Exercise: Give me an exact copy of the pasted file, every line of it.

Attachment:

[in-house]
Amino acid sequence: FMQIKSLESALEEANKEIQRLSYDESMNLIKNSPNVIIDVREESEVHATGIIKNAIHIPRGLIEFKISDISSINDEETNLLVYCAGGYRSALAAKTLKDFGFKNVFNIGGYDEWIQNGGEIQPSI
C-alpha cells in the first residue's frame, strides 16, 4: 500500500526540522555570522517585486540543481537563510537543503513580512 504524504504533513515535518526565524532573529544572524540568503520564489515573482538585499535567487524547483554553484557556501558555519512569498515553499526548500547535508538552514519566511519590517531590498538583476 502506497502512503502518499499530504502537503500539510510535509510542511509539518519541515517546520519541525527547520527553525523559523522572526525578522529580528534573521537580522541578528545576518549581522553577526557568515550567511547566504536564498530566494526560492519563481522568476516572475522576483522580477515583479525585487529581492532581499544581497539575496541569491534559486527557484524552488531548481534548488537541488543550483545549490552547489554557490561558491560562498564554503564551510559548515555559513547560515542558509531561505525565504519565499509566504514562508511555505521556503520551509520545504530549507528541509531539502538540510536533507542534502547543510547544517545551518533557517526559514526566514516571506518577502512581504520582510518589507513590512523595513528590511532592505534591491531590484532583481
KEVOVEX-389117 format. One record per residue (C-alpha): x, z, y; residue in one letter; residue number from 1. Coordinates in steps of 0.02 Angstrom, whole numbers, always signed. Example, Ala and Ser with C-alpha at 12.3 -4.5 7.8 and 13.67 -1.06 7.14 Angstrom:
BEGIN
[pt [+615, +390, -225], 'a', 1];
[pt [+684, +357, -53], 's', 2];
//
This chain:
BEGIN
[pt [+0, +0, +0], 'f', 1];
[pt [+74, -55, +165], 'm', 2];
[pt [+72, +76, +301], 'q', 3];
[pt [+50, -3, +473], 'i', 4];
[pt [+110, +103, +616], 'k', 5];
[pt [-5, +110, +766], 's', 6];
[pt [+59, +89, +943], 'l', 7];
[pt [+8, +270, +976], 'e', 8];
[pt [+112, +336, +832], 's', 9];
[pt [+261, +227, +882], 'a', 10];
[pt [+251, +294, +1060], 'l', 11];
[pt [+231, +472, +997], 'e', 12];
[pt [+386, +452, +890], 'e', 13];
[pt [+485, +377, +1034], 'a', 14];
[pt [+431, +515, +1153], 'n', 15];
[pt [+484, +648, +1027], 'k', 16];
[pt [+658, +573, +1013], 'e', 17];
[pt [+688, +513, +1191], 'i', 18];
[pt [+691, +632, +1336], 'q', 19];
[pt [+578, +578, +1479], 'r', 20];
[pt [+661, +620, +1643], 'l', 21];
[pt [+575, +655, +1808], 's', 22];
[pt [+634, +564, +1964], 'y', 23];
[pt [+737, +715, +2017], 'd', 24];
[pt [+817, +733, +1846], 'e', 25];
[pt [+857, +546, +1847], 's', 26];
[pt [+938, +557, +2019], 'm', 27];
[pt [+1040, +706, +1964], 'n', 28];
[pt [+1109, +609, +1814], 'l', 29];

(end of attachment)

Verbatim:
[in-house]
Amino acid sequence: FMQIKSLESALEEANKEIQRLSYDESMNLIKNSPNVIIDVREESEVHATGIIKNAIHIPRGLIEFKISDISSINDEETNLLVYCAGGYRSALAAKTLKDFGFKNVFNIGGYDEWIQNGGEIQPSI
C-alpha cells in the first residue's frame, strides 16, 4: 500500500526540522555570522517585486540543481537563510537543503513580512 504524504504533513515535518526565524532573529544572524540568503520564489515573482538585499535567487524547483554553484557556501558555519512569498515553499526548500547535508538552514519566511519590517531590498538583476 502506497502512503502518499499530504502537503500539510510535509510542511509539518519541515517546520519541525527547520527553525523559523522572526525578522529580528534573521537580522541578528545576518549581522553577526557568515550567511547566504536564498530566494526560492519563481522568476516572475522576483522580477515583479525585487529581492532581499544581497539575496541569491534559486527557484524552488531548481534548488537541488543550483545549490552547489554557490561558491560562498564554503564551510559548515555559513547560515542558509531561505525565504519565499509566504514562508511555505521556503520551509520545504530549507528541509531539502538540510536533507542534502547543510547544517545551518533557517526559514526566514516571506518577502512581504520582510518589507513590512523595513528590511532592505534591491531590484532583481
KEVOVEX-389117 format. One record per residue (C-alpha): x, z, y; residue in one letter; residue number from 1. Coordinates in steps of 0.02 Angstrom, whole numbers, always signed. Example, Ala and Ser with C-alpha at 12.3 -4.5 7.8 and 13.67 -1.06 7.14 Angstrom:
BEGIN
[pt [+615, +390, -225], 'a', 1];
[pt [+684, +357, -53], 's', 2];
//
This chain:
BEGIN
[pt [+0, +0, +0], 'f', 1];
[pt [+74, -55, +165], 'm', 2];
[pt [+72, +76, +301], 'q', 3];
[pt [+50, -3, +473], 'i', 4];
[pt [+110, +103, +616], 'k', 5];
[pt [-5, +110, +766], 's', 6];
[pt [+59, +89, +943], 'l', 7];
[pt [+8, +270, +976], 'e', 8];
[pt [+112, +336, +832], 's', 9];
[pt [+261, +227, +882], 'a', 10];
[pt [+251, +294, +1060], 'l', 11];
[pt [+231, +472, +997], 'e', 12];
[pt [+386, +452, +890], 'e', 13];
[pt [+485, +377, +1034], 'a', 14];
[pt [+431, +515, +1153], 'n', 15];
[pt [+484, +648, +1027], 'k', 16];
[pt [+658, +573, +1013], 'e', 17];
[pt [+688, +513, +1191], 'i', 18];
[pt [+691, +632, +1336], 'q', 19];
[pt [+578, +578, +1479], 'r', 20];
[pt [+661, +620, +1643], 'l', 21];
[pt [+575, +655, +1808], 's', 22];
[pt [+634, +564, +1964], 'y', 23];
[pt [+737, +715, +2017], 'd', 24];
[pt [+817, +733, +1846], 'e', 25];
[pt [+857, +546, +1847], 's', 26];
[pt [+938, +557, +2019], 'm', 27];
[pt [+1040, +706, +1964], 'n', 28];
[pt [+1109, +609, +1814], 'l', 29];